In general, when tf is used as the value of each element of a vector, the score is more influenced by a word which occurs more frequently than by a word which occurs less frequently. In the case of Japanese, particles and auxiliary verbs occur highly frequently. Therefore, use of tf tends to cause the score to be dominated by particles and auxiliary verbs occurring in an input sentence of an input example. For example, when a particle “no” (corresponding to “of” in English) occurs highly frequently in an input sentence, an input example in which the particle “no” occurs highly frequently has a high score.

In text searching, in some cases, to prevent the searching result from being undesirably influenced by particular words occurring highly frequently, the value of each element of a vector is represented not by tf but by tf×idf, wherein idf is a parameter described later.

However, in Japanese sentences, particles and auxiliary verbs represent the form of a given sentence, and thus it is desirable that the comparison made by the formal response sentence generator 11 in the process of producing a formal response sentence be strongly influenced by particles and auxiliary verbs occurring in an input sentence or an input example.

Thus, tf is advantageously employed in the comparison process performed by the formal response sentence generator 11.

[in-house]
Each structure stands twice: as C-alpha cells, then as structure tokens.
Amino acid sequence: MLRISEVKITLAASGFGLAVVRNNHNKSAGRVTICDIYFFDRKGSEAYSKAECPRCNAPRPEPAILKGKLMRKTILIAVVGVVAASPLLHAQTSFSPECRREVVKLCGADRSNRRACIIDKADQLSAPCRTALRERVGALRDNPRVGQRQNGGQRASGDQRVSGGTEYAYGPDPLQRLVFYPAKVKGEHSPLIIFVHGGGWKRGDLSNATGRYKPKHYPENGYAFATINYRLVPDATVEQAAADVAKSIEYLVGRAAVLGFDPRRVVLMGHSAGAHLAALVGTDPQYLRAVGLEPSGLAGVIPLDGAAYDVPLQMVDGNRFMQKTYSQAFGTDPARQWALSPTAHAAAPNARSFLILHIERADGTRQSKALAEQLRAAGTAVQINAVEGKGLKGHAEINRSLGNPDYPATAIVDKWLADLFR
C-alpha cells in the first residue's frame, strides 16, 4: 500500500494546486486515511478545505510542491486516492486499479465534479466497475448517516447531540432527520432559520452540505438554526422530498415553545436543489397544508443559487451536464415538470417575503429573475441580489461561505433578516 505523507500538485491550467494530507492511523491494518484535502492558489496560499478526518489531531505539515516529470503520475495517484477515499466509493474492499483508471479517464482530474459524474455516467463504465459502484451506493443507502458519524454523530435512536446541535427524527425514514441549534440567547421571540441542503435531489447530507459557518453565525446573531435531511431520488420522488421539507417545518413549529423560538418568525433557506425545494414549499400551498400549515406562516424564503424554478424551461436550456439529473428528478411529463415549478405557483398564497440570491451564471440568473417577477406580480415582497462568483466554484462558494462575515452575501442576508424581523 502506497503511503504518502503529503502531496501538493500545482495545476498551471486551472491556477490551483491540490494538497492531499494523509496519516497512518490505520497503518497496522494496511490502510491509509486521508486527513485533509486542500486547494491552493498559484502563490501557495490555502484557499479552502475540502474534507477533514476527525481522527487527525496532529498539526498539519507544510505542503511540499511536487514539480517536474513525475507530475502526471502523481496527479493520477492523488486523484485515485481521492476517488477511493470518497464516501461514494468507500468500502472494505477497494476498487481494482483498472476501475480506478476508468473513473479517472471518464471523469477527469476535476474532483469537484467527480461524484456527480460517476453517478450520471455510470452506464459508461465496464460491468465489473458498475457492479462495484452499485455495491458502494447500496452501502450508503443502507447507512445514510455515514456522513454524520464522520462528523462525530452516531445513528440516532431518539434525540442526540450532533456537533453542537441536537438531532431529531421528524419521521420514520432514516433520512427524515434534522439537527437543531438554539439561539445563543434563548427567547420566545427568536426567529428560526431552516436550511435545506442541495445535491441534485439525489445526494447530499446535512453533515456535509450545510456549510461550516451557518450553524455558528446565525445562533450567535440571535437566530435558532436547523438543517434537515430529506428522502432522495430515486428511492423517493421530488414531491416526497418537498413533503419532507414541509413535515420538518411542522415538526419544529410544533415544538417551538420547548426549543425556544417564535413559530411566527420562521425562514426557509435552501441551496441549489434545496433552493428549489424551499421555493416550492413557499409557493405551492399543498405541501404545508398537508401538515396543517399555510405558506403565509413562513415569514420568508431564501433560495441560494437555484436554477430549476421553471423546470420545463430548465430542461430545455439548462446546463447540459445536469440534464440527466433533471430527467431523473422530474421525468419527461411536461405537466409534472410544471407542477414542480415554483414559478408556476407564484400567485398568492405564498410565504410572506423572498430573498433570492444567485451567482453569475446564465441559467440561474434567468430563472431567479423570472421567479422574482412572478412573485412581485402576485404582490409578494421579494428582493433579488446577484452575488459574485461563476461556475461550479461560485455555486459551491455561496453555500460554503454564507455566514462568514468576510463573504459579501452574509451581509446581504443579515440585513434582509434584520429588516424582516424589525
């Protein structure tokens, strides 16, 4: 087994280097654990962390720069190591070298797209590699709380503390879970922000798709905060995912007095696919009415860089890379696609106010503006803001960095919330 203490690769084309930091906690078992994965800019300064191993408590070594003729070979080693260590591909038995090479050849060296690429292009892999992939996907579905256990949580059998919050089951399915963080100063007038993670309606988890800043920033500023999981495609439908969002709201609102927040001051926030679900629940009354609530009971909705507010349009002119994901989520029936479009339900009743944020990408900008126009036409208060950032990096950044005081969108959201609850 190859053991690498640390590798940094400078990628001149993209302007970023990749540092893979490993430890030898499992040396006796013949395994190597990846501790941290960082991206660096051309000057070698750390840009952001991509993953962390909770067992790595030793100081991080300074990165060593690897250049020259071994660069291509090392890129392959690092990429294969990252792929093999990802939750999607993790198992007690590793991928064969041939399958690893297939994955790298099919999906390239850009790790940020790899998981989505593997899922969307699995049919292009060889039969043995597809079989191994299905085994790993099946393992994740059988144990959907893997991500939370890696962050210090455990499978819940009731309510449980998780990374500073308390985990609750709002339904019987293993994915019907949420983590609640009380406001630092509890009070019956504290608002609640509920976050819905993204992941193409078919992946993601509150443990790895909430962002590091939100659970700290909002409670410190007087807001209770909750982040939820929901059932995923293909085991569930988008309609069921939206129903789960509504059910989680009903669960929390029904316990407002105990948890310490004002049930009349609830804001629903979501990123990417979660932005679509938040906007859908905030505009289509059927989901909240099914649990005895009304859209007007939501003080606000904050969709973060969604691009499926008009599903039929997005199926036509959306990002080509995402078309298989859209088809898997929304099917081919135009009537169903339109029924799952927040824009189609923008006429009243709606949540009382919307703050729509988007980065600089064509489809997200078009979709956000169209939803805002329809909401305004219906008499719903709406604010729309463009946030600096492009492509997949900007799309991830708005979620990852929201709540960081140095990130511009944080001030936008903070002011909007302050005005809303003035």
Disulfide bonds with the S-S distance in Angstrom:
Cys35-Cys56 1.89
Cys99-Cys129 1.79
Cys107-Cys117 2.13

Instead of using tf as the value of each vector element, tf×df (in which df (document frequency) is a parameter which will be described later) may be used to enhance the influence of particles and auxiliary verbs in the comparison process performed by the formal response sentence generator 11.

When a word w is given, df for this word, df(w), is given by the following equation (2).
df(w)=log(C(w)+offset) (2)
where C(w) is the number of input examples in which the word w appears, and offset is a constant. In equation (2), for example, 2 is used as the base of logarithm (log).

As can be seen from equation (2), df(w) for the word w increases with increasing number of input examples in which the word w appears.

For example, let us assume that there are 1023 input examples including the particle “no” (corresponding to “of” in English), that is, C(“no”)=1023. Furthermore, let us also assume that offset=1, and the number of occurrences of the particle “no” in the model input sentence #k (or in the input sentence) is 2, that is, tf=2. In this case, in the vector #k representing the input example #k, if tf is used to represent the value of the element corresponding to the word (particle) of “no”, then tf=2. If tf×df is used to represent the value of the element corresponding to the word (particle) of “no”, then tf×df=2×10=20.

Thus, use of tf×df results in an increase in influence of a word that occurs highly frequency in a sentence on the result of the comparison performed by the formal response sentence generator 11.

As described above, in the present embodiment, formal sentences are stored as response expressions in the example database 12, and the formal response sentence generator 11 compares a given input sentence with input examples to determine which input example is most similar in form to the input sentence, thereby producing a response sentence consistent in form with the input sentence.